How to Share Your Meal with Strangers for Thanksgiving

Can't be with your loved ones for Thanksgiving? What better way to give thanks for the abundance in your life and celebrate generosity than to share your dinner with strangers?

Every year millions of Americans travel across the country by car or air to gather around the dinner table with family, creating 50% greater emissions during the holiday. Still many stay home, some eat with friends, and others suffer without anything to eat. Last year, 17.2 million households in the United States were at record levels of food insecurity, including 3.9 million children. Meanwhile, others are now so far across the country from their family that it’s hard to justify the high cost of travel for a long weekend.

But you don’t have to be lonely on Thanksgiving or any other holiday. Below are a few ideas how to celebrate Shareable style. 

Potlucks are are a great way to build community locally, developing your “friend family." Just make an email invite and create a list of items like salad, meat, sides, and dessert that folks can sign up for (google docs can help coordinate signups). There are more potluck tips here. Or volunteer at a local soup kitchen and stay to eat and share conversation.

If you want to make new friends or have stimulating conversation with travelers, Meal Sharing hosts are also opening up their homes and hearts in order to make sure folks in their community aren’t alone this holiday. Meal Sharing is a website that connects travelers and locals over home cooked meals and this Thanksgiving they are hosting an initiative called ThanksSharing.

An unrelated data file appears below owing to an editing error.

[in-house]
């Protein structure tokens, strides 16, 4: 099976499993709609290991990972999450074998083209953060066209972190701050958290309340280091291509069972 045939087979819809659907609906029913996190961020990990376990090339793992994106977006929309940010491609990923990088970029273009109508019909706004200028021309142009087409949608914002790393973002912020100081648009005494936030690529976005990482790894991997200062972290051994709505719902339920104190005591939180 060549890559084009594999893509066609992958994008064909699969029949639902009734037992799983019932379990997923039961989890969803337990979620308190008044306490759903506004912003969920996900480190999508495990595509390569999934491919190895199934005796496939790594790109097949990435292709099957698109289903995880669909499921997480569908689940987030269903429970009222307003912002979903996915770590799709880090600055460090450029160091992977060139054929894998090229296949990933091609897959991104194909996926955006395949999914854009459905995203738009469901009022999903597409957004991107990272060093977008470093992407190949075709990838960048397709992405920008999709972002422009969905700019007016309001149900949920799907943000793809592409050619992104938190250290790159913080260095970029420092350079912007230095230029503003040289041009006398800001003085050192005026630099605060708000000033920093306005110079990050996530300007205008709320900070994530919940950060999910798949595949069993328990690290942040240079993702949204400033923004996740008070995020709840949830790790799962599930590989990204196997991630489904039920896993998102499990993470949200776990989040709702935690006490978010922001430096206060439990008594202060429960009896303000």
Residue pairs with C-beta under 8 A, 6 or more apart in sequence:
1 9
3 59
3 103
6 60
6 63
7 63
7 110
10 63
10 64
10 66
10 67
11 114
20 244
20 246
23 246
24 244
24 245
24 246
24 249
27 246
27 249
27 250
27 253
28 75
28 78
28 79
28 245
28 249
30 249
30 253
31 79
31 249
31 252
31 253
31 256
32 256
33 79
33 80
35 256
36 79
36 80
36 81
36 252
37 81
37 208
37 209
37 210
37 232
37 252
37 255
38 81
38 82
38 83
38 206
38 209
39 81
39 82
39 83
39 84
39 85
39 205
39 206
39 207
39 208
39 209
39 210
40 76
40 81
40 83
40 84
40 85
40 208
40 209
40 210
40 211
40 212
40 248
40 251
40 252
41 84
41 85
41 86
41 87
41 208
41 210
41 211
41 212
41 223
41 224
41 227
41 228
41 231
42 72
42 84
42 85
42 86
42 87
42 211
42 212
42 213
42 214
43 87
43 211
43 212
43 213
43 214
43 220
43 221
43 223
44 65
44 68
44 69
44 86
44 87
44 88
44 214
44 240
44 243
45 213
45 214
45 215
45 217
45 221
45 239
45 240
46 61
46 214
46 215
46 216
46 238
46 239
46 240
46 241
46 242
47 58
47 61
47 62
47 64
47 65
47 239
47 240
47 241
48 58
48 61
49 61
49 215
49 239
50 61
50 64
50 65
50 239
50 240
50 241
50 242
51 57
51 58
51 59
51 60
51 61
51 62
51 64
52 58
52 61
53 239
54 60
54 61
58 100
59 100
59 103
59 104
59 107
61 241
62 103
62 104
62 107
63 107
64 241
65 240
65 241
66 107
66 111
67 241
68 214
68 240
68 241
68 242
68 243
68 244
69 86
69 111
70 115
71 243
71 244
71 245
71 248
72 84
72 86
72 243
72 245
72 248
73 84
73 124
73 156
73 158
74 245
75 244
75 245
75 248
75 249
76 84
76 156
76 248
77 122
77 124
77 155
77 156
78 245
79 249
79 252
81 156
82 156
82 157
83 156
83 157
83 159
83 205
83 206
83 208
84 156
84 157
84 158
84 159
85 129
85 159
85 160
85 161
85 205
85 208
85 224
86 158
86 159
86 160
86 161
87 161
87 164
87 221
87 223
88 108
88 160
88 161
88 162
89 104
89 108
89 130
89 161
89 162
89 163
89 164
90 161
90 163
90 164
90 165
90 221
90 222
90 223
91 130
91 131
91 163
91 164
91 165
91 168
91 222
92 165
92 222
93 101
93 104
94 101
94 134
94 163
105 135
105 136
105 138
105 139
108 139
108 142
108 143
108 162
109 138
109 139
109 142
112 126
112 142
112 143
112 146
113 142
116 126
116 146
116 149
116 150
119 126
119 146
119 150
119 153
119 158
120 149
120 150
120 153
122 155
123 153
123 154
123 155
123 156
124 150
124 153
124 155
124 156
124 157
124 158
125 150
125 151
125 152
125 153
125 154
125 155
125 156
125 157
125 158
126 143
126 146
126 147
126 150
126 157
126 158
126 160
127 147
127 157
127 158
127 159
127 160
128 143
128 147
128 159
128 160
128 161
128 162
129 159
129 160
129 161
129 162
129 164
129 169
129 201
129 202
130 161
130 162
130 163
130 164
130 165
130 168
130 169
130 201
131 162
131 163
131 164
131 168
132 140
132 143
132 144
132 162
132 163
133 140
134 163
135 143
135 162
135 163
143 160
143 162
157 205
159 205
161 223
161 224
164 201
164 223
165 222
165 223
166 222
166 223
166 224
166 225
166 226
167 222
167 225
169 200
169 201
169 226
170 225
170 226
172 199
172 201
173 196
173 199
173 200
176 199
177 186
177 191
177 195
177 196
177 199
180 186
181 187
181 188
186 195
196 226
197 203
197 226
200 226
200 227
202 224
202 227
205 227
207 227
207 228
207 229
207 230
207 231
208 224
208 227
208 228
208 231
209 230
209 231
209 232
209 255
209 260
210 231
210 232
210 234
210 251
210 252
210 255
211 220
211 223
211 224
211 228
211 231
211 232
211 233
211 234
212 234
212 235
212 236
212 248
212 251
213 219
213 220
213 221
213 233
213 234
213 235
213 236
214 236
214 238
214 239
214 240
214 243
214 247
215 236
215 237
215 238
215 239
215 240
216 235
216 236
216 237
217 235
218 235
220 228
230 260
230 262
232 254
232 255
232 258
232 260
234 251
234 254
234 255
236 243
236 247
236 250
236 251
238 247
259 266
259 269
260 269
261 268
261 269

"I especially love hosting and have been entertaining friends and family for years. I definitely want to extend this hospitality out to my neighbors and travelers. Also, we have a huge basement that has a full-on jam room with guitars, drums and keys. If you play music, we can definitely have a jam session!" says ThanksSharing host Jay from Eldersburg, Maryland.

"My meals remind me of my childhood, which have strong Greek and blue-collar American influences. I also love food from all over the world, and try to simply make things that taste good and make people happy," Kalli from Brooklyn (pictured above) explains.

As of now, there are 50 hosts signed up from coast to coast, and worldwide from Spain to India. To join, go to here, then search the list of hosts to find a meal near you. To become a host for ThanksSharing, just make a host profile and let them know you are available to host on Thanksgiving.

If you want to extend meal sharing to your everyday life, check out Cat Johnson’s review of peer-to-peer dining opportunities on Shareable. These vastly different approaches to connecting people over food creates endless opportunities for building relationships through sharing nourishment and conversation. Why not get started sharing food this holiday season?

Feel free to post your meal sharing ideas or experiences in comments below.

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